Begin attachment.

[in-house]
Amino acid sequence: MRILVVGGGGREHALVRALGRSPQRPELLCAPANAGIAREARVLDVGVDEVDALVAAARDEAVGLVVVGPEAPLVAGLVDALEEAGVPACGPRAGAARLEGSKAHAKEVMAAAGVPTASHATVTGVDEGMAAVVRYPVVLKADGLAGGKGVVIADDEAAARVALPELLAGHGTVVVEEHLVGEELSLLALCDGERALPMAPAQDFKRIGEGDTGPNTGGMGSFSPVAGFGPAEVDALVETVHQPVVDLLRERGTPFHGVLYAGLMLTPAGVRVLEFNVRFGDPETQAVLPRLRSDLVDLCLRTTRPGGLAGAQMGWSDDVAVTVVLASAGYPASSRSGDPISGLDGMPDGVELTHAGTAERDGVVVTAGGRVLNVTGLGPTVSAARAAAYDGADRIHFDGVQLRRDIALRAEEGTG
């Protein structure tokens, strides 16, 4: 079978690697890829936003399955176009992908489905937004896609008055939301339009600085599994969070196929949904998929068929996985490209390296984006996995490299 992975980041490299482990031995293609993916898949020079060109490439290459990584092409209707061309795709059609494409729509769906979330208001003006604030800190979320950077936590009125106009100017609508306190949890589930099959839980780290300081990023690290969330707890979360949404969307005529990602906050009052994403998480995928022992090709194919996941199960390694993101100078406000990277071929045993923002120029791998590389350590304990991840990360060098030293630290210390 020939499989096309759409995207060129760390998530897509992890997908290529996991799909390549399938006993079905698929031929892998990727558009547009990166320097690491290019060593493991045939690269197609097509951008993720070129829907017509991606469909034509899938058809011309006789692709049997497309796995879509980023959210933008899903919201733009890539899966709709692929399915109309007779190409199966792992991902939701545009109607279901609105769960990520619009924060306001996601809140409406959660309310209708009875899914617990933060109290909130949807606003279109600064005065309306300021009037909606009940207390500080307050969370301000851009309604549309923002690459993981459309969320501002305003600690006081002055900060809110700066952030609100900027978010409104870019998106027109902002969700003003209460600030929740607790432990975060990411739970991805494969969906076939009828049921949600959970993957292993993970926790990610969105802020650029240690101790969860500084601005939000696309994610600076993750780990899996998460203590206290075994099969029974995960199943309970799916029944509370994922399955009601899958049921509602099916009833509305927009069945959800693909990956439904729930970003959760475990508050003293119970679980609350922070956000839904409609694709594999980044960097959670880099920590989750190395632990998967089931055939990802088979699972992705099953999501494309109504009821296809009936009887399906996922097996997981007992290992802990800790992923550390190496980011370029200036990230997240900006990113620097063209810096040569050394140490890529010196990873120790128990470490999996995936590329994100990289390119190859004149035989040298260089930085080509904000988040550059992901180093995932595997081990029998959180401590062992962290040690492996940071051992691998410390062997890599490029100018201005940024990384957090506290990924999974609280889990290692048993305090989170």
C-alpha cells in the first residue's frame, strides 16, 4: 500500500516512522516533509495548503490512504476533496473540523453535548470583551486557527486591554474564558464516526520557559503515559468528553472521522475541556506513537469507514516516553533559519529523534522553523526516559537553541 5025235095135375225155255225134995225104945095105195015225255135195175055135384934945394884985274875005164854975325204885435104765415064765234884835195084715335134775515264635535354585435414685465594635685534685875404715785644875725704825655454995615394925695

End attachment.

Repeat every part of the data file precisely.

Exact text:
[in-house]
Amino acid sequence: MRILVVGGGGREHALVRALGRSPQRPELLCAPANAGIAREARVLDVGVDEVDALVAAARDEAVGLVVVGPEAPLVAGLVDALEEAGVPACGPRAGAARLEGSKAHAKEVMAAAGVPTASHATVTGVDEGMAAVVRYPVVLKADGLAGGKGVVIADDEAAARVALPELLAGHGTVVVEEHLVGEELSLLALCDGERALPMAPAQDFKRIGEGDTGPNTGGMGSFSPVAGFGPAEVDALVETVHQPVVDLLRERGTPFHGVLYAGLMLTPAGVRVLEFNVRFGDPETQAVLPRLRSDLVDLCLRTTRPGGLAGAQMGWSDDVAVTVVLASAGYPASSRSGDPISGLDGMPDGVELTHAGTAERDGVVVTAGGRVLNVTGLGPTVSAARAAAYDGADRIHFDGVQLRRDIALRAEEGTG
């Protein structure tokens, strides 16, 4: 079978690697890829936003399955176009992908489905937004896609008055939301339009600085599994969070196929949904998929068929996985490209390296984006996995490299 992975980041490299482990031995293609993916898949020079060109490439290459990584092409209707061309795709059609494409729509769906979330208001003006604030800190979320950077936590009125106009100017609508306190949890589930099959839980780290300081990023690290969330707890979360949404969307005529990602906050009052994403998480995928022992090709194919996941199960390694993101100078406000990277071929045993923002120029791998590389350590304990991840990360060098030293630290210390 020939499989096309759409995207060129760390998530897509992890997908290529996991799909390549399938006993079905698929031929892998990727558009547009990166320097690491290019060593493991045939690269197609097509951008993720070129829907017509991606469909034509899938058809011309006789692709049997497309796995879509980023959210933008899903919201733009890539899966709709692929399915109309007779190409199966792992991902939701545009109607279901609105769960990520619009924060306001996601809140409406959660309310209708009875899914617990933060109290909130949807606003279109600064005065309306300021009037909606009940207390500080307050969370301000851009309604549309923002690459993981459309969320501002305003600690006081002055900060809110700066952030609100900027978010409104870019998106027109902002969700003003209460600030929740607790432990975060990411739970991805494969969906076939009828049921949600959970993957292993993970926790990610969105802020650029240690101790969860500084601005939000696309994610600076993750780990899996998460203590206290075994099969029974995960199943309970799916029944509370994922399955009601899958049921509602099916009833509305927009069945959800693909990956439904729930970003959760475990508050003293119970679980609350922070956000839904409609694709594999980044960097959670880099920590989750190395632990998967089931055939990802088979699972992705099953999501494309109504009821296809009936009887399906996922097996997981007992290992802990800790992923550390190496980011370029200036990230997240900006990113620097063209810096040569050394140490890529010196990873120790128990470490999996995936590329994100990289390119190859004149035989040298260089930085080509904000988040550059992901180093995932595997081990029998959180401590062992962290040690492996940071051992691998410390062997890599490029100018201005940024990384957090506290990924999974609280889990290692048993305090989170």
C-alpha cells in the first residue's frame, strides 16, 4: 500500500516512522516533509495548503490512504476533496473540523453535548470583551486557527486591554474564558464516526520557559503515559468528553472521522475541556506513537469507514516516553533559519529523534522553523526516559537553541 5025235095135375225155255225134995225104945095105195015225255135195175055135384934945394884985274875005164854975325204885435104765415064765234884835195084715335134775515264635535354585435414685465594635685534685875404715785644875725704825655454995615394925695